Three Bridges is a neighbourhood within the town of Crawley, in the county of West Sussex. Three Bridges was a tiny hamlet, which first began to grow with the coming of the London and Brighton Railway in 1841. Despite beliefs to the contrary, the village was not named after rail bridges, but three much older crossings over streams in the area (River Mole tributaries). The hamlet became the site of an important railway junction in 1848 with the opening of the branch line to Horsham and thence to Portsmouth. The railway established a motive power depot and marshalling yards to the south of the village. A further branch line to East Grinstead was opened in 1855. The village changed radically with the coming of the New town development in the Crawley area in the late 1940s. Three Bridges was one of the first group of neighbourhoods to be built. There are currently 13 neighbourhoods. Three Bridges continues to be the site of an important rail station at the intersection of the London to Brighton line and the London to Portsmouth Line, but the branch line to East Grinstead closed on 1 January 1967.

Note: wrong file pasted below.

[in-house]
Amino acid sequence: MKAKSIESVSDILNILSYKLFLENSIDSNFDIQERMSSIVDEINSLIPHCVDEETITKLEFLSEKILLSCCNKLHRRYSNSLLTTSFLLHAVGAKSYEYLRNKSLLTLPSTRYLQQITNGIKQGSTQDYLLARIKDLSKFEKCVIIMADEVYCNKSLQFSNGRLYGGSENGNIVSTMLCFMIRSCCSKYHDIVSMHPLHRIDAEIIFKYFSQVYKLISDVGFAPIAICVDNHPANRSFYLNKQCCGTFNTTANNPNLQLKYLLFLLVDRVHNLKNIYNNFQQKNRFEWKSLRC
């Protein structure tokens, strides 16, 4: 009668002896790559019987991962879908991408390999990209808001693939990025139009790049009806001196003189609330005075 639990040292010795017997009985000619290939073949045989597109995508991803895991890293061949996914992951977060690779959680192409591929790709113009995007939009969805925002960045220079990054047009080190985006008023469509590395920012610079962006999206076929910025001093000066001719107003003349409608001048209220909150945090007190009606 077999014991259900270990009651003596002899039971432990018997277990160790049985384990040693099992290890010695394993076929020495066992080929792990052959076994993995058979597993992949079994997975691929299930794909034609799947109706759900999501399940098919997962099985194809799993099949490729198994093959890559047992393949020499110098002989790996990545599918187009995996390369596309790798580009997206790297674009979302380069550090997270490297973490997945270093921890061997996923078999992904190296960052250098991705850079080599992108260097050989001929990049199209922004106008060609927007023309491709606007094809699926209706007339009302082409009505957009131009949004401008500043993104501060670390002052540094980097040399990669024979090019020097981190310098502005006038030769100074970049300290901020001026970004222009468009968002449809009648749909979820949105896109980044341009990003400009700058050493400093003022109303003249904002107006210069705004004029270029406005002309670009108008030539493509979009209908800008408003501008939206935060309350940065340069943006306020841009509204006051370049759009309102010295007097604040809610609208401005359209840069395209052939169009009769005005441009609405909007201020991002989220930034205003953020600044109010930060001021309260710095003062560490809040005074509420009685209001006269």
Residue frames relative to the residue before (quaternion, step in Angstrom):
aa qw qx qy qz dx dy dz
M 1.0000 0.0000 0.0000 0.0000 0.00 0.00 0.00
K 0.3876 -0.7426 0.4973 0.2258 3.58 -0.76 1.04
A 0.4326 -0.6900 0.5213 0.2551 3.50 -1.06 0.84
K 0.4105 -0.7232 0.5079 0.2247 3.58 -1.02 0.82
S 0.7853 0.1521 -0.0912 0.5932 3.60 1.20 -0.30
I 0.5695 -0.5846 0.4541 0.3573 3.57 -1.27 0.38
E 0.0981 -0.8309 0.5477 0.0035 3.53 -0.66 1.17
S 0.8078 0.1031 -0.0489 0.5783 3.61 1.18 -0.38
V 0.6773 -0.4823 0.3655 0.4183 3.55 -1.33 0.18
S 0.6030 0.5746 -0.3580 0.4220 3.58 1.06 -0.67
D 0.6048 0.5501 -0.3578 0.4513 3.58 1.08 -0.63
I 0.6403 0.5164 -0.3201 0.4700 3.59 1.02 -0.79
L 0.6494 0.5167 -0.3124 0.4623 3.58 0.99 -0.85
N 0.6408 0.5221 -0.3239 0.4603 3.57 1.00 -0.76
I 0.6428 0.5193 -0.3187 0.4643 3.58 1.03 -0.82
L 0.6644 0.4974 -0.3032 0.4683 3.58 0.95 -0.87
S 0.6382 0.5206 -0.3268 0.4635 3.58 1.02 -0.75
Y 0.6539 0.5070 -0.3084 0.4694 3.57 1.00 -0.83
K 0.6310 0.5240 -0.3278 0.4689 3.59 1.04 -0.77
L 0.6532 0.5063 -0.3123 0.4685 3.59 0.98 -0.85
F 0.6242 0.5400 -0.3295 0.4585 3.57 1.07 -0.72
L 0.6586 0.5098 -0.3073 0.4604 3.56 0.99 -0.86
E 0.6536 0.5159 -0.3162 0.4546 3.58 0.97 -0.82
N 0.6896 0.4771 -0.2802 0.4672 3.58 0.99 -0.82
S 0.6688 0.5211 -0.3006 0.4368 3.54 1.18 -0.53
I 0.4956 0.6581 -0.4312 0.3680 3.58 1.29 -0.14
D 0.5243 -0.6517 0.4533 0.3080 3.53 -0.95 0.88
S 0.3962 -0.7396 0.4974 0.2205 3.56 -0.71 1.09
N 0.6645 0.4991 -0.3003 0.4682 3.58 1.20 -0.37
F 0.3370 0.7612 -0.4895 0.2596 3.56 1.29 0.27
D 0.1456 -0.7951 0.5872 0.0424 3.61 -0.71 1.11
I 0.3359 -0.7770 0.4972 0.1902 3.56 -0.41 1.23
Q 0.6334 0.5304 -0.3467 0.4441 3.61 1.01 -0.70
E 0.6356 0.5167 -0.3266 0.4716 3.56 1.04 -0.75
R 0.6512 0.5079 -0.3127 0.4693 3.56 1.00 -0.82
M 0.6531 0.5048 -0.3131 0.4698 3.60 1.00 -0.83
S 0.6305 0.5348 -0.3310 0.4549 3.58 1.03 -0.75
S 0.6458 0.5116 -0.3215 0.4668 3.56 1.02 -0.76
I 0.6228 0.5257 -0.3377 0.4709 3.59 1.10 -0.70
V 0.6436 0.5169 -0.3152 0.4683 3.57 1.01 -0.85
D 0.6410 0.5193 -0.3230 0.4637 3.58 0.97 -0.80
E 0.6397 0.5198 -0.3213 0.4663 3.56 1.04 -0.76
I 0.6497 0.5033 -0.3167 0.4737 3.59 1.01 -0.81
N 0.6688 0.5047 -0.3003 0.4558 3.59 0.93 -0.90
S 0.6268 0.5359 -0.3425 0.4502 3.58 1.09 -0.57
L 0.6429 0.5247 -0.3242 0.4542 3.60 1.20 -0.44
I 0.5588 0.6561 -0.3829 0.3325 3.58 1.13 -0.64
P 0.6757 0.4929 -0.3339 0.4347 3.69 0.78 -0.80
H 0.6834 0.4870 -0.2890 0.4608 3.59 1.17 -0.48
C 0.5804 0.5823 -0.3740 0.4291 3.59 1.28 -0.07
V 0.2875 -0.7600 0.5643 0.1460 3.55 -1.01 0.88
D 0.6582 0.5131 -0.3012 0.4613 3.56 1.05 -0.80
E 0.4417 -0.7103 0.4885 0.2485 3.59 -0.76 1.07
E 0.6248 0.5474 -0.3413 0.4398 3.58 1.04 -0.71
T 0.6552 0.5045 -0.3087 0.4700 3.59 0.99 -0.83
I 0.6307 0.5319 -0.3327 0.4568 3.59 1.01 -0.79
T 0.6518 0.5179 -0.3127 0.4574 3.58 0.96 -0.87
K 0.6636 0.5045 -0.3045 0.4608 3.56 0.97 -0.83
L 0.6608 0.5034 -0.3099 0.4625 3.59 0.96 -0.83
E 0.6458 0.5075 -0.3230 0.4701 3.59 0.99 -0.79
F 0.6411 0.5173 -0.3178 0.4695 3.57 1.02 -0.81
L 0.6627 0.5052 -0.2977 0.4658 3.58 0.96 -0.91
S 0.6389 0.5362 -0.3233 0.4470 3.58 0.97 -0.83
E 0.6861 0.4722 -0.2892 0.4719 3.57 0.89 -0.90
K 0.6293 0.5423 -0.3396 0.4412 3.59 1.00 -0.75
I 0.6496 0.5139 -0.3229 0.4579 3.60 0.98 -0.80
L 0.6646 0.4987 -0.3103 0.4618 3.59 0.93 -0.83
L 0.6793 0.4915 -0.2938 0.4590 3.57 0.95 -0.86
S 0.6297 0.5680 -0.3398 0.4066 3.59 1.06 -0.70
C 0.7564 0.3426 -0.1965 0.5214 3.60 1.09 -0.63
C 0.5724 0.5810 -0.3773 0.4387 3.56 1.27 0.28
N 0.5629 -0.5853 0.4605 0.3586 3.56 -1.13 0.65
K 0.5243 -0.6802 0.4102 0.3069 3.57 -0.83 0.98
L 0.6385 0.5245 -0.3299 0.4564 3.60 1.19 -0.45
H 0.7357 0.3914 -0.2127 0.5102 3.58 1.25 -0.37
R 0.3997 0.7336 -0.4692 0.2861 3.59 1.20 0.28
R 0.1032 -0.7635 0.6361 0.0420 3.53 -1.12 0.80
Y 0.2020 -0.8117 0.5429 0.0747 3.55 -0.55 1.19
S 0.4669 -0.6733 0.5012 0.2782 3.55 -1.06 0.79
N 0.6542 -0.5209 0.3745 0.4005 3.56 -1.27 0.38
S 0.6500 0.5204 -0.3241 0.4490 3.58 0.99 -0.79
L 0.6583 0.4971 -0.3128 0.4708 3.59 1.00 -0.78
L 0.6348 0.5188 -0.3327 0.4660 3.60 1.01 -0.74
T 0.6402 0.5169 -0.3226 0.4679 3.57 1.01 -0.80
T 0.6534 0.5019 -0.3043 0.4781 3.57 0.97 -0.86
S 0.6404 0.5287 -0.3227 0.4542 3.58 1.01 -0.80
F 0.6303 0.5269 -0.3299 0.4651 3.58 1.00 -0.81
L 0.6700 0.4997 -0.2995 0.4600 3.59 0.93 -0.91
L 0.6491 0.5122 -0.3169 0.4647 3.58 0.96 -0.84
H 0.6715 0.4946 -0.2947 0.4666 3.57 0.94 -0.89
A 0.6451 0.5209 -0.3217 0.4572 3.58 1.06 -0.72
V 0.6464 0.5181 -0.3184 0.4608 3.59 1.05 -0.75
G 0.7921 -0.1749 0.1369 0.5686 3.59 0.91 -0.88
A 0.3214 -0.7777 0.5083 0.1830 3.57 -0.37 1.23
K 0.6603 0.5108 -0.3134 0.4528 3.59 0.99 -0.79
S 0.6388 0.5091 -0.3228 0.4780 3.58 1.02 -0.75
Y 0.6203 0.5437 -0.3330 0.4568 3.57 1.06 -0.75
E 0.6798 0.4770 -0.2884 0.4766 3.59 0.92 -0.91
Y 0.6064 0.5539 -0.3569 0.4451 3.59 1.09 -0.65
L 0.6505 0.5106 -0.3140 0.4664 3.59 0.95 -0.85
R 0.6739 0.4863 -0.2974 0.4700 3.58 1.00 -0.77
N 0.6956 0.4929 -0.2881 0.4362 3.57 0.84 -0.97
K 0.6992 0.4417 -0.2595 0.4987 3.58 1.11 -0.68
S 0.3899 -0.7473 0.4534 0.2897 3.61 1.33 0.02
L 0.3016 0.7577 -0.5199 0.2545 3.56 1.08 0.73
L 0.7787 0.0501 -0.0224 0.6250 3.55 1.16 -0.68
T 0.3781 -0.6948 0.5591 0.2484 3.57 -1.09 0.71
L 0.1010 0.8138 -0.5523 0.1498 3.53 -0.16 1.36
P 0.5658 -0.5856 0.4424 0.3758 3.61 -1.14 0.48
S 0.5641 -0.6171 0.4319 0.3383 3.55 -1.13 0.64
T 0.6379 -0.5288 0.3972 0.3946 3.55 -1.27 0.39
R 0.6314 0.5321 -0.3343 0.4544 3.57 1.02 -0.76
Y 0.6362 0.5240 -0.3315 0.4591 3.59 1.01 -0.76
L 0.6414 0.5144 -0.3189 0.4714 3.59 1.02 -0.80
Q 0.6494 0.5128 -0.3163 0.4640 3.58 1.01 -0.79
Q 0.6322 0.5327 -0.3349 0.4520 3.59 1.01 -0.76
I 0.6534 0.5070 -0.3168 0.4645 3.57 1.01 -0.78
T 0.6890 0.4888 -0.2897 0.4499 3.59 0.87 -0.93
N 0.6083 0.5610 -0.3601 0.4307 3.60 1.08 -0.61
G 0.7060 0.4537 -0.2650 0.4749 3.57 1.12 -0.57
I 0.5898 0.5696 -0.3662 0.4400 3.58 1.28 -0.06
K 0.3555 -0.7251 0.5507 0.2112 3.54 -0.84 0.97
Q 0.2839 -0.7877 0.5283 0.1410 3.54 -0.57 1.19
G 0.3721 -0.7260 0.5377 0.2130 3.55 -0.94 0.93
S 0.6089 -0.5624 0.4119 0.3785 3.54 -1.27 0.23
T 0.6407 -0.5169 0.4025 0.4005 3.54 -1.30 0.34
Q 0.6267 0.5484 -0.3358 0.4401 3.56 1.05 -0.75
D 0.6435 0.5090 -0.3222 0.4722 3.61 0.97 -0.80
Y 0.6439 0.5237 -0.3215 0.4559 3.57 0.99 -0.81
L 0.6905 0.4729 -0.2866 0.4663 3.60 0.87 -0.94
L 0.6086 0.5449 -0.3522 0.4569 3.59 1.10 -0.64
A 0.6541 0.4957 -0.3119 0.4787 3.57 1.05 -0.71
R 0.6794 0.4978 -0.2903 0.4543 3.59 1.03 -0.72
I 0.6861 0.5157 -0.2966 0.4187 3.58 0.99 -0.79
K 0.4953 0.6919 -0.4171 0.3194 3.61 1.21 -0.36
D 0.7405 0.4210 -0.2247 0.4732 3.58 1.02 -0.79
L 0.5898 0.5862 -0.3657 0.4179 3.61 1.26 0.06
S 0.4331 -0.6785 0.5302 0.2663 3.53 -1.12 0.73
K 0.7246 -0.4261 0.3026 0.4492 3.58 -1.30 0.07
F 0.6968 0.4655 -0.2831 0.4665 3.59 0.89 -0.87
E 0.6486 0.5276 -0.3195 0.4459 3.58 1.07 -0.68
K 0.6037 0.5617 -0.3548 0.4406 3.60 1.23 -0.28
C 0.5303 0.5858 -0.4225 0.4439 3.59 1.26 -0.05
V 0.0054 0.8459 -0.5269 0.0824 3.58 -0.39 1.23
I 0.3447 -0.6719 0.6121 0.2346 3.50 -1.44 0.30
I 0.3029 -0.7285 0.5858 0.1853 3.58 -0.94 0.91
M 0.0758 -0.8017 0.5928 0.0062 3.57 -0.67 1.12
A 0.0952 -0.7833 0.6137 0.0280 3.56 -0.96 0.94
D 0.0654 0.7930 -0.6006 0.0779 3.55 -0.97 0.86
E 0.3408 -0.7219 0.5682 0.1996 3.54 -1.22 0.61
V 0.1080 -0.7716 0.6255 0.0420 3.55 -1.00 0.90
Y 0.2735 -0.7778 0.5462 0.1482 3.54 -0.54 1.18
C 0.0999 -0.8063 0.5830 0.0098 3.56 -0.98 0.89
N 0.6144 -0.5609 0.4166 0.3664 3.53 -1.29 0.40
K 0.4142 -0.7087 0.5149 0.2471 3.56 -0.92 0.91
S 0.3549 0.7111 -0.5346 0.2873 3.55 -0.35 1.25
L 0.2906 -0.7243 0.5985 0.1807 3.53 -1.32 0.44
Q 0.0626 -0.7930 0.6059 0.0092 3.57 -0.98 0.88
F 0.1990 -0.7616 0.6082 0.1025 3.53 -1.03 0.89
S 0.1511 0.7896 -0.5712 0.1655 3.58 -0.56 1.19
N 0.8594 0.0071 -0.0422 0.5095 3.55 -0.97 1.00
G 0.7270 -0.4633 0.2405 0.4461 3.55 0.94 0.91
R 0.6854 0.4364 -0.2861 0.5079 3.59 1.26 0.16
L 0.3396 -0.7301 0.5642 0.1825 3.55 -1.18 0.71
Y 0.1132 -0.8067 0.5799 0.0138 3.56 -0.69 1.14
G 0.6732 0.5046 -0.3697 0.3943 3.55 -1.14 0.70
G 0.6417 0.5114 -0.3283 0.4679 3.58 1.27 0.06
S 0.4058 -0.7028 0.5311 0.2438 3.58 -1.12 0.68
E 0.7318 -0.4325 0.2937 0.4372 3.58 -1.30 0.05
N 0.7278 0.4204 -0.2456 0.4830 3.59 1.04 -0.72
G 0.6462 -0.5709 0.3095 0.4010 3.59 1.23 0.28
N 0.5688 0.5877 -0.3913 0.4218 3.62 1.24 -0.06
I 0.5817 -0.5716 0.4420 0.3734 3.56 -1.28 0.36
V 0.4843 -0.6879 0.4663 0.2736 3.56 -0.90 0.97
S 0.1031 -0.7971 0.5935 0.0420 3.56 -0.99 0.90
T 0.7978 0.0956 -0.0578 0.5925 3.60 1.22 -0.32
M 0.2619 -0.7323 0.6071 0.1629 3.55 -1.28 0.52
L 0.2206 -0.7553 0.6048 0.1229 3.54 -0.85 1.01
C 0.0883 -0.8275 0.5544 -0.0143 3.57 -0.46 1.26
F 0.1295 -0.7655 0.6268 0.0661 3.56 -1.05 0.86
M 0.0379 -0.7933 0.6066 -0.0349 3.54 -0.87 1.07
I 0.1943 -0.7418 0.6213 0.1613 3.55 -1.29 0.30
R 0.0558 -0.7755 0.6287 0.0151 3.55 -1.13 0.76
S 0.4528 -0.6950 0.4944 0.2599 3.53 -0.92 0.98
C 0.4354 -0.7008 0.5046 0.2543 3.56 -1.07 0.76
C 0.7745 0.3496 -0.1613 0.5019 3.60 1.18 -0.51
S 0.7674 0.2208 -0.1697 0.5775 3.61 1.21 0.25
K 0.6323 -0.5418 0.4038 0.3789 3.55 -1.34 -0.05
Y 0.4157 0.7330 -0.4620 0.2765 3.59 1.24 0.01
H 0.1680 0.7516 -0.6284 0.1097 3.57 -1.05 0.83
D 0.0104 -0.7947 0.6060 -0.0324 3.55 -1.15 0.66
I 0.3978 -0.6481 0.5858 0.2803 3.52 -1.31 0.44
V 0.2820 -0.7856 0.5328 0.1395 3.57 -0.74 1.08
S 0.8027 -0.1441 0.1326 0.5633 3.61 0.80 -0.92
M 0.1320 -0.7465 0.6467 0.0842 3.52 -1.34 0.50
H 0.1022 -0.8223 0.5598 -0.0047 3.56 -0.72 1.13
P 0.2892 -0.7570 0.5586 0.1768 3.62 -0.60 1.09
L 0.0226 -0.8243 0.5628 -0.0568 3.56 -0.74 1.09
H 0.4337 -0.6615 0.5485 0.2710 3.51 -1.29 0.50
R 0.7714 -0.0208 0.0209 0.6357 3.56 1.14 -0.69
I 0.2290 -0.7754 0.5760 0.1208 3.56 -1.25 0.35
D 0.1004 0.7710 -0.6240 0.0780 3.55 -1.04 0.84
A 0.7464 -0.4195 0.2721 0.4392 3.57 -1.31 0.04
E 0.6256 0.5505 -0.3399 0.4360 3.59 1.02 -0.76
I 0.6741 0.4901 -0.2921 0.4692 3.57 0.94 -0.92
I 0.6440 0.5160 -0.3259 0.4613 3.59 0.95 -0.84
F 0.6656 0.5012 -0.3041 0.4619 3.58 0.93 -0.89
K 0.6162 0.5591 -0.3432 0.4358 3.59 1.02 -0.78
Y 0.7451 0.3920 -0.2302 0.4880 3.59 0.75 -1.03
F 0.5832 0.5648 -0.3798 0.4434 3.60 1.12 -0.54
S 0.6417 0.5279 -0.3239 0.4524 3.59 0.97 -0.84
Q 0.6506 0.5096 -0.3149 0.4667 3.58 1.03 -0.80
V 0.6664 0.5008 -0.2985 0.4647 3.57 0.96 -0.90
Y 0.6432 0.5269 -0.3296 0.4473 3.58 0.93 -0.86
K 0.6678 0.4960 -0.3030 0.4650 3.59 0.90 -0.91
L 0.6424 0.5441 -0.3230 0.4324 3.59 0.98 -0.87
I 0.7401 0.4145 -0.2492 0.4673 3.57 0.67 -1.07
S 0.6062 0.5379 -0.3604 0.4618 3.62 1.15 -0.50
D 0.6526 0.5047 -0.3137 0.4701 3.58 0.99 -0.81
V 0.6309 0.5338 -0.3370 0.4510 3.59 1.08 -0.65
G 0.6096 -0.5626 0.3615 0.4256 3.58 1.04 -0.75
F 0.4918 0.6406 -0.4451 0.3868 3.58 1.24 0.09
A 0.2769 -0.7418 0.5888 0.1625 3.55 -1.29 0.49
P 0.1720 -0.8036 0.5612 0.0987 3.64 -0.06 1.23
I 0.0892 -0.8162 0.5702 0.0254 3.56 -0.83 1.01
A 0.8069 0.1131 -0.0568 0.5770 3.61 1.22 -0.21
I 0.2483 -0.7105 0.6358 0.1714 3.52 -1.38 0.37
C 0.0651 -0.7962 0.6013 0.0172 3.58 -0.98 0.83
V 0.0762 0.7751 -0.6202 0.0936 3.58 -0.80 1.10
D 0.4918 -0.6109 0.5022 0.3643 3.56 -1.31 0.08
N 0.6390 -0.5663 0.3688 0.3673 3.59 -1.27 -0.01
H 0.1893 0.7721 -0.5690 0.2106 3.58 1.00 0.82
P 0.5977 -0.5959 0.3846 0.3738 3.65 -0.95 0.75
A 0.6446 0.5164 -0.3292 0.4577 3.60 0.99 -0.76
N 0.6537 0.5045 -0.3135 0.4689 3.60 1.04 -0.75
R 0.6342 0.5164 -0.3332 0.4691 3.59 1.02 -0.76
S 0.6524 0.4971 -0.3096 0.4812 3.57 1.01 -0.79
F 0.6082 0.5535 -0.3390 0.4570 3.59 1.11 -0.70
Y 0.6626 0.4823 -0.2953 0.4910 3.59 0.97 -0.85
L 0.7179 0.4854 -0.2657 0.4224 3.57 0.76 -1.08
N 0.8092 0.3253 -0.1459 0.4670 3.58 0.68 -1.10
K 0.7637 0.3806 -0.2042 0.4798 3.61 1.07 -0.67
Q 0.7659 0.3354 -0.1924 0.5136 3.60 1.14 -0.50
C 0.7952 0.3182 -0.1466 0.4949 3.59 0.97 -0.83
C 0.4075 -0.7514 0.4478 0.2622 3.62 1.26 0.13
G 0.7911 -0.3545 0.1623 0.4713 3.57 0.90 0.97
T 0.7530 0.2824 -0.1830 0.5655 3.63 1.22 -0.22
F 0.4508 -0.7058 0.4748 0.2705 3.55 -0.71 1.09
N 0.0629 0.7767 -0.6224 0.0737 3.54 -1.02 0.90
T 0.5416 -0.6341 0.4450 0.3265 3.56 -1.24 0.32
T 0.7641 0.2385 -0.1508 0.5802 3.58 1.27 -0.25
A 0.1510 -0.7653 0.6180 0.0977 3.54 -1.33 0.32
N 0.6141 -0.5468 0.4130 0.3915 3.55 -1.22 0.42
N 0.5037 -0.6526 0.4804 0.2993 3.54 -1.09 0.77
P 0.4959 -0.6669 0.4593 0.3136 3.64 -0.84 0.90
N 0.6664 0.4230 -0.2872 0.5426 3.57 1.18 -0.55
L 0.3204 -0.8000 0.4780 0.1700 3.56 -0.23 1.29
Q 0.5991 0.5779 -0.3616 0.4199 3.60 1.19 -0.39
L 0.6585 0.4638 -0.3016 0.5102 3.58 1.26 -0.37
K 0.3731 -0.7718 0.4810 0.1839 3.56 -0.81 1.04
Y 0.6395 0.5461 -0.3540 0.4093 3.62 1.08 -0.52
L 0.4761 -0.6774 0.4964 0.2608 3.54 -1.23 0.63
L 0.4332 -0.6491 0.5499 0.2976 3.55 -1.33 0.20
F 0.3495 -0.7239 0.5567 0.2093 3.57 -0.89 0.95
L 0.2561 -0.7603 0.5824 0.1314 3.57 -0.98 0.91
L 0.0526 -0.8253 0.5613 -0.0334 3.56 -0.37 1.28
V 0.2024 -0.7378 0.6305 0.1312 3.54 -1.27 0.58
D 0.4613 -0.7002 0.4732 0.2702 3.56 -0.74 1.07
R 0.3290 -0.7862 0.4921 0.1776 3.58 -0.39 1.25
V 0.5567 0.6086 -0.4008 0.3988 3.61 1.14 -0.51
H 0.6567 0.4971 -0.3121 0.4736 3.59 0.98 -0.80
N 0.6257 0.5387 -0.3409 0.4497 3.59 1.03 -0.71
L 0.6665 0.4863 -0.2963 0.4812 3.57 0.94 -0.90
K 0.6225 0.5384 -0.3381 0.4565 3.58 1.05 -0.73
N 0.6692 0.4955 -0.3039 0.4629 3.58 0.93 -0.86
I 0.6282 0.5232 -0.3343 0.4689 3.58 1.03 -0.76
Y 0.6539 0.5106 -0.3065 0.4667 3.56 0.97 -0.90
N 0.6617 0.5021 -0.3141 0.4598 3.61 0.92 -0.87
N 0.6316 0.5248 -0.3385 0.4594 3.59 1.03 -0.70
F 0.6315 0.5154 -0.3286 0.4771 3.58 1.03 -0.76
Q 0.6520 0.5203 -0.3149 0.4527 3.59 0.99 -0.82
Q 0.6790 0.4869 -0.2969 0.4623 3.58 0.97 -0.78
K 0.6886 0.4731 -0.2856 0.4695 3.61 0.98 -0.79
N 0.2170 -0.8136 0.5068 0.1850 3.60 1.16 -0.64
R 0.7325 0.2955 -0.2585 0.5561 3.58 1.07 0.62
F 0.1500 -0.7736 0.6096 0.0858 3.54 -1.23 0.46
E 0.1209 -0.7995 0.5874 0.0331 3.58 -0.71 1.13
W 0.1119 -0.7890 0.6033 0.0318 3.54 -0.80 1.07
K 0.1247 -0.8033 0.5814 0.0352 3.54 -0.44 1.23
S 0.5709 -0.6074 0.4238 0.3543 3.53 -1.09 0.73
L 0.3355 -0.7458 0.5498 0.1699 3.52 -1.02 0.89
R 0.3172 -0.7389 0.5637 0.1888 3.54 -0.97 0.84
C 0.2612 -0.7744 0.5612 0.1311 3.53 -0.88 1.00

Three Bridges Football Club was founded in 1901. They were founder members of the Sussex County League Division Two in 1952–53, but changed their name to Three Bridges United the following season. In 1953–54, the club were champions of Division Two and gained promotion to Division One. However, they only lasted one season at that level before returning to Division Two. The club's name reverted to Three Bridges in 1964, and in 1968–69, the club was promoted to Division One again, after finishing runners-up. They were relegated again in 1973, but spent only one season in Division Two before returning after another runners-up spot. In 1977, the club was relegated again, this time for three seasons before returning after finishing runners-up for a third time. In the 1981–82 season, they reached the Third Round of the FA Vase. In 1985–86, Three Bridges were runners-up in Division One, and again in 1987–88 and 1988–89.